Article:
Today we stopped by a chicken place for lunch. It served greens, chicken, and Ugali. We heard some clucking behind the fence. Dad said, “Well, at least it’s fresh,”. Occasionally some chickens were thrown inside. Then a man came in with a knife. Not a single chicken survived. Later the kids looked inside and saw that they were feathering, decapitating, gutting, and cleaning the now dead chickens.
The food was yummy. And the chicken…. its death was honored enough by being cooked well, tasting yummy and ending up in our bellies. I think that if you go to that restaurant too, you’ll say the same.
It ended with a lioness outside her hole.
My family went on a game drive today. We first saw some rescued chimps. We saw all but one chimp. That was very lucky. Our luck didn’t end there. Right when we came from the chimp center, I screamed, “Elephant!”. There was an African Elephant right there. “Not so loud,” said my dad. We watched the poor thing limp to wherever it was going. The experience was still magical. Then, we moved on. We kept seeing many animals: a couple of black rhinos, many, many, many zebras and antelope. We found a couple of sleeping lions, one an adult female the other a young male. We moved on, saw some pheasants, and found a young female lion, looking for something to hunt.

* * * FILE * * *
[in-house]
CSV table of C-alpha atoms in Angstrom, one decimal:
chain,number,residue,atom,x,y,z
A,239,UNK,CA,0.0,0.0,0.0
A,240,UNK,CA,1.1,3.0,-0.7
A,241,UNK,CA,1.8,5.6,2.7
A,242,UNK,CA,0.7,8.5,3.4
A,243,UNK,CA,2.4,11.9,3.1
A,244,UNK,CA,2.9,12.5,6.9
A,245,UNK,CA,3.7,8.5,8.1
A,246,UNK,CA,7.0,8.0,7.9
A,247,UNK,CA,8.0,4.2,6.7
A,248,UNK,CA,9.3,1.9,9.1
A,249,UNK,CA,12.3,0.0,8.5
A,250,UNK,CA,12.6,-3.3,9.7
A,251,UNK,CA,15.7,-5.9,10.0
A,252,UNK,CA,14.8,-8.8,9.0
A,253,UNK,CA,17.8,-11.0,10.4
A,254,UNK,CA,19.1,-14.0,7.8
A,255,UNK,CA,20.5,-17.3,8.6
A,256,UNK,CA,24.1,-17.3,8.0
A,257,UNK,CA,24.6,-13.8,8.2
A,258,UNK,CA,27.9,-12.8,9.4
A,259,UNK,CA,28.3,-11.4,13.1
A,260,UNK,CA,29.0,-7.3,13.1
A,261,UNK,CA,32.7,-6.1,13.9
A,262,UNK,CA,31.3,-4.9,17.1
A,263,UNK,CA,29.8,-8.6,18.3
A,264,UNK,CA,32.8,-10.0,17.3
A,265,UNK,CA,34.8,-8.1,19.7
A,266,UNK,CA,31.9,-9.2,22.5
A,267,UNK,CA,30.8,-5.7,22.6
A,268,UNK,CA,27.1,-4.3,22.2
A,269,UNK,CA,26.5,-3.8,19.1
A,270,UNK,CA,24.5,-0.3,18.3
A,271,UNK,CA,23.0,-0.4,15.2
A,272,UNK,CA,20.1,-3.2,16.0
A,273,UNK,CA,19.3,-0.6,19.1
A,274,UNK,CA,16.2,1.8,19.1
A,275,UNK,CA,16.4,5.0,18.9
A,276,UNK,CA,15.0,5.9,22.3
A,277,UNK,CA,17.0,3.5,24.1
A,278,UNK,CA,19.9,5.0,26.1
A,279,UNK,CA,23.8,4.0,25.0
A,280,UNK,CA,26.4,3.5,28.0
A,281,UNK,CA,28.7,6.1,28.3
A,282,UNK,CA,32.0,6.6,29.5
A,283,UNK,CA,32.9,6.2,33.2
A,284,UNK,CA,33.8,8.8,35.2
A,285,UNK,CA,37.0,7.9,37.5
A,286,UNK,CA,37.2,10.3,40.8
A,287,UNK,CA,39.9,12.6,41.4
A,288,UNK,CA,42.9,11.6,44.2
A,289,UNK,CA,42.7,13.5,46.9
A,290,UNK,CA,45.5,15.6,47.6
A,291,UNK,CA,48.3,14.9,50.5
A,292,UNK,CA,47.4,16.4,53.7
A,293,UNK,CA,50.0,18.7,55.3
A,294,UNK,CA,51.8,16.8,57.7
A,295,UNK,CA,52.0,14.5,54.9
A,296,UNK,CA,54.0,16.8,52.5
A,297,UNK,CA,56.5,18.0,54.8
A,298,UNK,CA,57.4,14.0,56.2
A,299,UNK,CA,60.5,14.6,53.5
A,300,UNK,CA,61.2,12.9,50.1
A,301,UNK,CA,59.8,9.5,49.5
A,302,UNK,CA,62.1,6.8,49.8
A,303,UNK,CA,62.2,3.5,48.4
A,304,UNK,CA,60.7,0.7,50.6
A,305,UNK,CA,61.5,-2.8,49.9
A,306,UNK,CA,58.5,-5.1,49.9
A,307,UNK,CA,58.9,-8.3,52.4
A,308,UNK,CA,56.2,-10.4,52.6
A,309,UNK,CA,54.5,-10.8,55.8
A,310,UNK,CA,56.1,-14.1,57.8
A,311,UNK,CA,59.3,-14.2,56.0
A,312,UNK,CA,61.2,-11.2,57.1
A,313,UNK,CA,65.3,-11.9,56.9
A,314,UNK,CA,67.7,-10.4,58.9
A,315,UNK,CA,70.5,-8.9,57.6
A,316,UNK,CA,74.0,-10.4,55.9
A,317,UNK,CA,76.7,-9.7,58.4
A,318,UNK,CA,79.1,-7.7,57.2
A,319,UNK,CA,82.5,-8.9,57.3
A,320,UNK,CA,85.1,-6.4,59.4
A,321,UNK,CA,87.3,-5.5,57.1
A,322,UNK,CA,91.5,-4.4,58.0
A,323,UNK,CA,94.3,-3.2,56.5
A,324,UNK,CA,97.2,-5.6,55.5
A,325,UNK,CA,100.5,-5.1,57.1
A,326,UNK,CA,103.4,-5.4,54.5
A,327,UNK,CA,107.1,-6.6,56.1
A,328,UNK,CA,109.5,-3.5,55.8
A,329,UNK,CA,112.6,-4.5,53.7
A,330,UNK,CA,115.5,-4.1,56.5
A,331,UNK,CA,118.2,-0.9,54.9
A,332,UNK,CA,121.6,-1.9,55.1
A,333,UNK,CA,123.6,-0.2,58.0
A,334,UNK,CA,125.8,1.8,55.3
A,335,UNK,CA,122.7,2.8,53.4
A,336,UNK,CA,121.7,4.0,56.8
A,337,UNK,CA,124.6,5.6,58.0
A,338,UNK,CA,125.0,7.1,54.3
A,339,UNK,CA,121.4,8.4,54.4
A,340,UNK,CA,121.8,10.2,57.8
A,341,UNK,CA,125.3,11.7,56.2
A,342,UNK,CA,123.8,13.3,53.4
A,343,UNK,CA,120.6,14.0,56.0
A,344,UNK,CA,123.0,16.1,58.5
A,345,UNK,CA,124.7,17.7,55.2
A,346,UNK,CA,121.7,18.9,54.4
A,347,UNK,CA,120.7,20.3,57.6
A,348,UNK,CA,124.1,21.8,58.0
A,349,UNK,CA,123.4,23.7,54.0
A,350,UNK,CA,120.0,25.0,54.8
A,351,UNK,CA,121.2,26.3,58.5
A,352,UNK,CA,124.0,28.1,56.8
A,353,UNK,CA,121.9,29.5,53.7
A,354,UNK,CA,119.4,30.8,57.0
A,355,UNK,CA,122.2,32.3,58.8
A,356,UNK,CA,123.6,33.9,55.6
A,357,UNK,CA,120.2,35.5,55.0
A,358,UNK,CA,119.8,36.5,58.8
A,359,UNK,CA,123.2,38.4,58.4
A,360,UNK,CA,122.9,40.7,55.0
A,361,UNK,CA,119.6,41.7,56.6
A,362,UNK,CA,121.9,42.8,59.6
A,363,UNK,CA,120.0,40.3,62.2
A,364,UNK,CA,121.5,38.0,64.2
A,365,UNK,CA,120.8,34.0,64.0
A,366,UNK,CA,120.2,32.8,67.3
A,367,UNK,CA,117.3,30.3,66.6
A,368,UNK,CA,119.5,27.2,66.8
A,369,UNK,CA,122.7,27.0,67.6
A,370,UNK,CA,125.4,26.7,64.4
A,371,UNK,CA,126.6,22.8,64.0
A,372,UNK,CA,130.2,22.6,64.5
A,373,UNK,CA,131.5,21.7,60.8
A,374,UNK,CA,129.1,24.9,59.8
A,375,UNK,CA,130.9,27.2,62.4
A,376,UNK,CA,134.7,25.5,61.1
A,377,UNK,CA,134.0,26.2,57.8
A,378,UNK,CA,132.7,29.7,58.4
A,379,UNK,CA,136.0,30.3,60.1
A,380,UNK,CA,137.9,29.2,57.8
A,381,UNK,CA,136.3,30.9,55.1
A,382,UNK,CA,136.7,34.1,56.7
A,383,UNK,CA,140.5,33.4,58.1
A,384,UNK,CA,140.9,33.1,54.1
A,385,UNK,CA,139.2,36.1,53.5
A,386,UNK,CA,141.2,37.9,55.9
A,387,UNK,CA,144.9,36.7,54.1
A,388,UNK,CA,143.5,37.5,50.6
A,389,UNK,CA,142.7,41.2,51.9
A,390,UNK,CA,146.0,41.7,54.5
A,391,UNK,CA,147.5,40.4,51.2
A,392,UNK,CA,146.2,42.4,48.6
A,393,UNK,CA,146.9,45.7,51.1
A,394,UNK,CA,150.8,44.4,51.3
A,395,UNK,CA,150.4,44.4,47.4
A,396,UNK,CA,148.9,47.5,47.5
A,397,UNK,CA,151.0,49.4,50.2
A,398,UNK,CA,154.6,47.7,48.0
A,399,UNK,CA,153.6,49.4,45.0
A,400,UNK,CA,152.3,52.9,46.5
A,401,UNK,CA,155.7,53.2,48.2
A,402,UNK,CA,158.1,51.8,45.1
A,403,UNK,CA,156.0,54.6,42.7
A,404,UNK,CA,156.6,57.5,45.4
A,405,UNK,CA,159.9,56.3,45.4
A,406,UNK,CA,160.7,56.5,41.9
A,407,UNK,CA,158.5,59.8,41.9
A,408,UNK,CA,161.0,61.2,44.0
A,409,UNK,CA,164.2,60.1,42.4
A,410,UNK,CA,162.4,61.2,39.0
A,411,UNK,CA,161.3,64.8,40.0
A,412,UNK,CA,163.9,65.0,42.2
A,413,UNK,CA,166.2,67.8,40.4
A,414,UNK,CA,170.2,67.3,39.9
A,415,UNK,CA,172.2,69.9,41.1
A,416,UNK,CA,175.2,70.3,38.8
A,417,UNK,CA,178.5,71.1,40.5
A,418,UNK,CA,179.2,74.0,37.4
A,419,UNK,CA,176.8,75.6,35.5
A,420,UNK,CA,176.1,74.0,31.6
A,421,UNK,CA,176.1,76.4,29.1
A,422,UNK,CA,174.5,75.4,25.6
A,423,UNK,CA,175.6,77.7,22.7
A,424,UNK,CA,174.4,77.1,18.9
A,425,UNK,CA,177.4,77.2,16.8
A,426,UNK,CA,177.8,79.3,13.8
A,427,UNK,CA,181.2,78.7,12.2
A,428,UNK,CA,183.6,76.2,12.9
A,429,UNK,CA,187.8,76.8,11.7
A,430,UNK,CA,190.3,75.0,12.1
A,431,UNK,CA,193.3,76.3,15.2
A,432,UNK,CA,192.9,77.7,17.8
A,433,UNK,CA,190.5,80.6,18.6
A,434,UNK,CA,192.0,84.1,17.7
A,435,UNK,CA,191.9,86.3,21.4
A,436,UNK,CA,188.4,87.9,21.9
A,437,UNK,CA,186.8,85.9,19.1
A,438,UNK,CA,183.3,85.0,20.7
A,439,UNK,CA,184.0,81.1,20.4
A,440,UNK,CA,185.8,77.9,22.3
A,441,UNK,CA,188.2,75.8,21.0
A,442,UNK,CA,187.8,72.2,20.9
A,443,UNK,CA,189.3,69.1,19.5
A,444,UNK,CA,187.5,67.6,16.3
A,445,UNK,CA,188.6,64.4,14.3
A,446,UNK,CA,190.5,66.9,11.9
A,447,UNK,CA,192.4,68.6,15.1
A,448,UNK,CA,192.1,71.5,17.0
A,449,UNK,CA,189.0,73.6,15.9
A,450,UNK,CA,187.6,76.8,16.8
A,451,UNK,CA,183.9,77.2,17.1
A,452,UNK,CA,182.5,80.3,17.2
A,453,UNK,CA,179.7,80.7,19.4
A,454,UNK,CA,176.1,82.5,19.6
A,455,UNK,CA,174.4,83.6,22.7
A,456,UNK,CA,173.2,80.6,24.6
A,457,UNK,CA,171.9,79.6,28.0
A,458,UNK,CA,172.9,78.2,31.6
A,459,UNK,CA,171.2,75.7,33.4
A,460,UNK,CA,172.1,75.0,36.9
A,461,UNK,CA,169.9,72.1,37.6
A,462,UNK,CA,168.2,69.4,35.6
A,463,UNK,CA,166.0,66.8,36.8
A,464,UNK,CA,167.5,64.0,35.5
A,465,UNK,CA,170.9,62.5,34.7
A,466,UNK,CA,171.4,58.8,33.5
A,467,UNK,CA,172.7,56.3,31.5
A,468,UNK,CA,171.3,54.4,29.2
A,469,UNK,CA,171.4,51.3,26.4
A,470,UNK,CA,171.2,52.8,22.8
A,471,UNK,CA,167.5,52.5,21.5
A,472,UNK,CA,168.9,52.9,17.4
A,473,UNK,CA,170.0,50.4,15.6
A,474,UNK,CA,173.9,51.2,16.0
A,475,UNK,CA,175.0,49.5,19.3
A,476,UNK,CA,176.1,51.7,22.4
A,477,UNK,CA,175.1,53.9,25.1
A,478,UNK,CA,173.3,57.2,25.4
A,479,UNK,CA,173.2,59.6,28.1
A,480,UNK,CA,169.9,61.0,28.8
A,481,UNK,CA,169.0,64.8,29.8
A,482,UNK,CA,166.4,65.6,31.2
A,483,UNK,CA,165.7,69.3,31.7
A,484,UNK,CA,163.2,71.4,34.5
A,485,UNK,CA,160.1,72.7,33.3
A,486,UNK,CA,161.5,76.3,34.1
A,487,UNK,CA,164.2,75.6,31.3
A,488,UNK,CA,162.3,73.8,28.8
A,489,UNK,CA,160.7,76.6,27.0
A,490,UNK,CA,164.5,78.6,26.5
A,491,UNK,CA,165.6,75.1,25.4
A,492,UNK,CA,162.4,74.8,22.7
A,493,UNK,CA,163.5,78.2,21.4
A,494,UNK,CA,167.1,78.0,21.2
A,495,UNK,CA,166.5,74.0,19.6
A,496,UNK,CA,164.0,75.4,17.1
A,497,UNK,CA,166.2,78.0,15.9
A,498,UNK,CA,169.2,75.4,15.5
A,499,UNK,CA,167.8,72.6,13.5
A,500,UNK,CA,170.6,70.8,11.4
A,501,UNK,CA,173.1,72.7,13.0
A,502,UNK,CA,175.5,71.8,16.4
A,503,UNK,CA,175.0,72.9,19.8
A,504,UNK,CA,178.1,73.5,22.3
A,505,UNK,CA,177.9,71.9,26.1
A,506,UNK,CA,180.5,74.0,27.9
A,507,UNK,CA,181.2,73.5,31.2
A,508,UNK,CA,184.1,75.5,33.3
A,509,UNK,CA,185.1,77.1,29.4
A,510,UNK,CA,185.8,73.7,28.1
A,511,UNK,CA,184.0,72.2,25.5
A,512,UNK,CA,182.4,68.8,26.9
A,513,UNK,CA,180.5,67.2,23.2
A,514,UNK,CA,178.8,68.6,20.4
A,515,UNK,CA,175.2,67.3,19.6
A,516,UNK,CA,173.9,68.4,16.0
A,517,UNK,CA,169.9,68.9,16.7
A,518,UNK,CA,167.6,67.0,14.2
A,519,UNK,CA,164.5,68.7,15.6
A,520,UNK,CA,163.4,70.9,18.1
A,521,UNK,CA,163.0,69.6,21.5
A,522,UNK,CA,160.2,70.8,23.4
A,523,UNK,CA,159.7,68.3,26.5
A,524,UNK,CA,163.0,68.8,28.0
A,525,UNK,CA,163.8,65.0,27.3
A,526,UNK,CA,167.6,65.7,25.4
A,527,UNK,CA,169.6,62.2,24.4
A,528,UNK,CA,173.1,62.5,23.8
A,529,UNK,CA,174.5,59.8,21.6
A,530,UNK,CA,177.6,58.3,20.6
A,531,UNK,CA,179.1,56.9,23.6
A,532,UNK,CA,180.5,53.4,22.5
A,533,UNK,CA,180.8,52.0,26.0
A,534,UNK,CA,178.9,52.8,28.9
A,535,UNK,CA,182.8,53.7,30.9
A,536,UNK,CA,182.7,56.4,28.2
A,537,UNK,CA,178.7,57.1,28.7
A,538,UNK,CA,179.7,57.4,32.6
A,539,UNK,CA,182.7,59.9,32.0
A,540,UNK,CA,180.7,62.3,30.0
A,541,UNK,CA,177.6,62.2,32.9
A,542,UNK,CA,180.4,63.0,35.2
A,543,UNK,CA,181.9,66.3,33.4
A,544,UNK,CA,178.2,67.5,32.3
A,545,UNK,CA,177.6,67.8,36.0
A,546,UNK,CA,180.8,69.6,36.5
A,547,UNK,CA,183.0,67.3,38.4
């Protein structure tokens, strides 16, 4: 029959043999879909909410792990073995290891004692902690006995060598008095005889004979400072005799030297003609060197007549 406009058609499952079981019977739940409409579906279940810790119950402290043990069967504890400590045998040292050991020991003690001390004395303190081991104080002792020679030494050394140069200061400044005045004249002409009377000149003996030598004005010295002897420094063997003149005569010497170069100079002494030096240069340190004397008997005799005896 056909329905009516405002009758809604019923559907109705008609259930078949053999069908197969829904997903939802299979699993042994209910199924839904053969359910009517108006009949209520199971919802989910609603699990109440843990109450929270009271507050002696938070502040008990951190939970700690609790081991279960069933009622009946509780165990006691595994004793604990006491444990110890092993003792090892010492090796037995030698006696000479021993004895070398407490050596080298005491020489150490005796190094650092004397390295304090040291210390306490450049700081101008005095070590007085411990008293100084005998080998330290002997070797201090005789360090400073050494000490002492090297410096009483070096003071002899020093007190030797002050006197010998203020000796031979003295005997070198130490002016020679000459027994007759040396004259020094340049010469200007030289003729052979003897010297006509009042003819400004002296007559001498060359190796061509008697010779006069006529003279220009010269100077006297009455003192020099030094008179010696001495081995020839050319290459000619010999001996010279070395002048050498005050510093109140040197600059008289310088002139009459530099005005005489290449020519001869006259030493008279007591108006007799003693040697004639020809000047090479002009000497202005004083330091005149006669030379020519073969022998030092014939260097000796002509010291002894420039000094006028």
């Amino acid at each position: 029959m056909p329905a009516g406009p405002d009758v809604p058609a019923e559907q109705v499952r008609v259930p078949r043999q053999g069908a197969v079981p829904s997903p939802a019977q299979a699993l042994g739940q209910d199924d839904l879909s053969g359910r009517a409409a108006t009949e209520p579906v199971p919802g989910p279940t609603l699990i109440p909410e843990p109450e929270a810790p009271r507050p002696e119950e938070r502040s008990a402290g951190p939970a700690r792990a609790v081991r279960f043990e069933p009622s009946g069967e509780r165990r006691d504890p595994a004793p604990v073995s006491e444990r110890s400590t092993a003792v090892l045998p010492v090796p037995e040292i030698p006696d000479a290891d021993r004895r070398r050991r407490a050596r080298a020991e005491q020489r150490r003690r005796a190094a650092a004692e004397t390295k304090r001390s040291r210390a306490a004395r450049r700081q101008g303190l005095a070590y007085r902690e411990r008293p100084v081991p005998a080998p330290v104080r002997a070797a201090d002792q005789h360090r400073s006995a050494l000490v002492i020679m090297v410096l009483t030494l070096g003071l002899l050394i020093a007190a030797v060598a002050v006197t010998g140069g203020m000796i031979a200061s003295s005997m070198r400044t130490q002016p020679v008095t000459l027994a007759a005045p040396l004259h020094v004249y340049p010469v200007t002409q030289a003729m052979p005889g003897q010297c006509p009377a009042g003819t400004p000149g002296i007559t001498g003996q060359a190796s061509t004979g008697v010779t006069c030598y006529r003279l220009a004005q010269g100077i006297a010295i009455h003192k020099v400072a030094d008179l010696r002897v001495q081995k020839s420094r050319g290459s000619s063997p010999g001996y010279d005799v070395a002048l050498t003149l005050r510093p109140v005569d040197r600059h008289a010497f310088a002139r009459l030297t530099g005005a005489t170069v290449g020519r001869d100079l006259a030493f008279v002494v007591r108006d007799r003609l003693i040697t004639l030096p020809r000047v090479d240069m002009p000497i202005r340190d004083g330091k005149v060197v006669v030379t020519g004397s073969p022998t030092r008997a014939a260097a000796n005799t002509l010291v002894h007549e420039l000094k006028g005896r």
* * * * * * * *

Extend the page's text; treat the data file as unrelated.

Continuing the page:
Now, let’s got to the viewpoint of the warthog, which we were watching the lioness hunt..
I was merely searching for food for my babies, when this lioness crept near to me. A few seconds passed, then I forgot about the lion, even though I was staring right at it. Then, it came closer. Very close. Too close. I ran into my burrow, and the lioness came and laid down next to my burrow. About thirty minutes later, I forgot about the lioness right outside my burrow……….and……..I DIED!!! (as far as we saw – We didn’t actually see the warthog die. But I bet that warthog still died).